Putting a pope out to pasture

The Catholic Church cannot survive having more than one person who claims to be and is recognised as the pope.

A file photo dated 07 April 2012 shows Pope Benedict XVI holding a candl
The Pope's resignation is an unambiguous sign that he is prepared to give up all claims to the title given to him [EPA]

It is said that horses that can no longer manage their workload are sent out to pasture. Relocation to a grassy field (as opposed to the glue factory) occurs in acknowledgment of a lifetime of dutiful labour. It rewards diligence with comfort and ease: sunshine and plentiful food.  

Pope Benedict XVI, the head of the Roman Catholic Church, has decided to put himself out to pasture with the papal equivalent of sun and grass being the light and nourishment provided by prayer in a monastery. 

It should not be surprising that an incredibly hard-working 85-year-old man has decided to retire. What makes it newsworthy is that the pope has decided to retire. Popes do not resign (unless to prevent a once in a millennium schism). 

Tradition looms large in most faiths, certainly within the Catholic Church. Centuries of precedent have framed our expectations. A pope dies. A cardinal becomes pope. The (new) pope dies. The cycle repeats. Retirement, resignation, vacation (as in voluntarily “vacating” the papal throne) were never really options… until now. 

What are the effects of a pope putting himself out to pasture? 

History tells us that the Catholic Church cannot survive having more than one person who claims to be and is recognised as the pope. Certainly, Pope Benedict’s resignation is an unambiguous sign that he is prepared to give up all claims to the title given to him. Nevertheless, people will continue to view him as the pope even after a successor has been named. 

To avoid the problem of having one pope too many, the Vatican will make great efforts to distinguish the soon-to-be-former pope from his successor. It has been suggested that the pope might revert back to a cardinal – from Ratzinger to Benedict to Ratzinger again – or, perhaps, he could be called the Bishop of Rome emeritus

Whatever official name Pope Benedict is given by the Vatican (and which almost certainly will not include the word “pope”), most people will ignore it in favour of something more endearing and of their own creation. I personally vote for “the Pope Emeritus”. 

The confusion of the new name coupled with the reluctance to see a person who currently is the pope as no longer the pope will likely result in Benedict’s disappearance from the public eye (unless paparazzi suddenly take an interest in the antics of an octogenarian former pontiff).

 A look back at Pope Benedict XVI’s career

In the future, we will only hear about Benedict when news outlets report that he has been rushed to the hospital or, more likely, when he has died. 

Presidents and prime ministers can maintain a public profile after their formal service has ended, a pope can’t. The spiritual authority of the pope exists not through his selection by a group of cardinals but rather from the sense that he has become the heir of the recently departed and deceased pope.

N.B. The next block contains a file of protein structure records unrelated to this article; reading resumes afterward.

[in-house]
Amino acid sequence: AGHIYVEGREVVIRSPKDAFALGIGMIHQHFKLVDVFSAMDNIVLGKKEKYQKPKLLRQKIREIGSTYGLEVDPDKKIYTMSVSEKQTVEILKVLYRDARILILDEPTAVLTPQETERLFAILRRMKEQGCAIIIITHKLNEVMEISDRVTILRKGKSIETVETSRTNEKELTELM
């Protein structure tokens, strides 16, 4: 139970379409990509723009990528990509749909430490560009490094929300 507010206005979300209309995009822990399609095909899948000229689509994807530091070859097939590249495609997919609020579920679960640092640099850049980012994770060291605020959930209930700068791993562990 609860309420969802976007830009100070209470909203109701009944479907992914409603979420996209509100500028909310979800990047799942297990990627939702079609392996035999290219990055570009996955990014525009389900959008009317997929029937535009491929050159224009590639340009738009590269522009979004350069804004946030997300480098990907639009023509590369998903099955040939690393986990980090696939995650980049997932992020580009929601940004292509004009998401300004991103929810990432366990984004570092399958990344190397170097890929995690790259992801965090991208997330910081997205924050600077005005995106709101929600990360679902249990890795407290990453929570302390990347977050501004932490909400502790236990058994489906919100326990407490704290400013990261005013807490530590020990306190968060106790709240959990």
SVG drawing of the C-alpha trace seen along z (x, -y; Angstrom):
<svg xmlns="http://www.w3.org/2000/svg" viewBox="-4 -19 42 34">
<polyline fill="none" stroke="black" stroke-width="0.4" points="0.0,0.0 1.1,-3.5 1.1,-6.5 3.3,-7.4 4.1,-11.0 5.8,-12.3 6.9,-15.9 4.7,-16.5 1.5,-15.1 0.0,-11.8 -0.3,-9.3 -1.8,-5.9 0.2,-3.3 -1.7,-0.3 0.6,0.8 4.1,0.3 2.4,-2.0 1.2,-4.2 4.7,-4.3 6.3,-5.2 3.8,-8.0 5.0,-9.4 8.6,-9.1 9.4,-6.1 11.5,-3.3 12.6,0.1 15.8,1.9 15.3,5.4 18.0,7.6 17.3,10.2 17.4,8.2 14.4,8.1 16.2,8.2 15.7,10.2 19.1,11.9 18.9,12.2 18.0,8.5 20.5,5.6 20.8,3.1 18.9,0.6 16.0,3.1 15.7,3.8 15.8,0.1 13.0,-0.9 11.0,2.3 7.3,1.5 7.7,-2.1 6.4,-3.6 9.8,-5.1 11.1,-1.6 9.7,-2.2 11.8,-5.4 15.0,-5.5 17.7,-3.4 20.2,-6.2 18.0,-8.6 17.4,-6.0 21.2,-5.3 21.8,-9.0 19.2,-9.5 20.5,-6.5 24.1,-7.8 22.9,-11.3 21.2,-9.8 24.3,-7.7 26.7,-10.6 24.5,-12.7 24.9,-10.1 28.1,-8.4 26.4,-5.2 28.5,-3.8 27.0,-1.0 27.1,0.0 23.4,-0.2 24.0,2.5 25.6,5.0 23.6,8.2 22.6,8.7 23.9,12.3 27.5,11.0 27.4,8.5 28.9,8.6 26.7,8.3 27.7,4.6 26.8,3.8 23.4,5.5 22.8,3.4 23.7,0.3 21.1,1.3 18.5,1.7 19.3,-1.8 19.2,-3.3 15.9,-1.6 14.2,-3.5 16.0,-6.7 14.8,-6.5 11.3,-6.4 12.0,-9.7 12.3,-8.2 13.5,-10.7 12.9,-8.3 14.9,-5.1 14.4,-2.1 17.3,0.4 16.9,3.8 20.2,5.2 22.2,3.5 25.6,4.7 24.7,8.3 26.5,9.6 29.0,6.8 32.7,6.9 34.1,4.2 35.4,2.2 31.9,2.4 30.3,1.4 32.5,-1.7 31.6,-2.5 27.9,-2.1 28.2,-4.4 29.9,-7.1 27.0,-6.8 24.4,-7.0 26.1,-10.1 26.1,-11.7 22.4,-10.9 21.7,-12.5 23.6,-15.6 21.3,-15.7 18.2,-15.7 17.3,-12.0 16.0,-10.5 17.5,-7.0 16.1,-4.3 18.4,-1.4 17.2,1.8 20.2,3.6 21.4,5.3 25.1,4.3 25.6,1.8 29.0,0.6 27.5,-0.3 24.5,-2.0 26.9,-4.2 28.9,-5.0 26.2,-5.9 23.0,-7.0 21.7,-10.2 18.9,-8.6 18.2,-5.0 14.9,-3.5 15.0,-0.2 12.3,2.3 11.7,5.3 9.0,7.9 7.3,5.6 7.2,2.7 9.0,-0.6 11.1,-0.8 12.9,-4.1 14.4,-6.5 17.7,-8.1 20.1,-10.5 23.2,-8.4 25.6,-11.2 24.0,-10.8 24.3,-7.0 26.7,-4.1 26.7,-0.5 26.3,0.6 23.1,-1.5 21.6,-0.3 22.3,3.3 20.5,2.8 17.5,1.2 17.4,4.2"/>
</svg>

He stands in and speaks for his predecessors, going all the way back to St Peter, the first Bishop of Rome. He becomes their embodiment. 

To have an audience with the pope is to come into contact with all those who preceded him and, by extension, to be only one degree removed from Jesus Christ. This is why being in the presence of the pope is such a thrill, honour and event for the faithful. 

More than one pope living at the same time complicates the narrative. The Pope Emeritus has to disappear. 

The resignation also conveniently creates a new image for the papacy, one recently defined by the diminishing capacities of Pope John Paul II. 

Although the visible ailments of Pope Benedict’s predecessor aligns with a core image of the Catholic Church – suffering while maintaining an unwavering devotion to God – and motivated a spirited campaign for early canonisation and sainthood, they also posed problems for the pontiff in the execution of his duties. 

Pope Benedict’s resignation seeks to avoid association of the papacy with frailty. At a time when religious belief is slackening – out of disappointment with sexual abuse scandals or, perhaps, from the belief that the church may be an anachronism, the body that represents the church must have control of all its faculties. 

The pope’s early retirement establishes a precedent. With people living longer and longer, it is likely that pontiff resignation may become increasingly common. 

The advanced age of those who become pope makes it unlikely that there will ever be a large number of living former popes. Nevertheless, the future existence of Pope Emeriti is possible. 

The presence of more than one pope (even if all but one is rarely seen) challenges the expectations and long held traditions of the Catholic Church. It also inspires a simple question with a complicated answer: How does a person stop being (and stop being seen) as the pope without dying?  

Harvey Young is an associate professor at Northwestern University and a Fellow at the Charles Warren Centre for Studies in American History at Harvard University. A cultural historian, he is the author of Embodying Black Experience: Stillness, Critical Memory and the Black Body.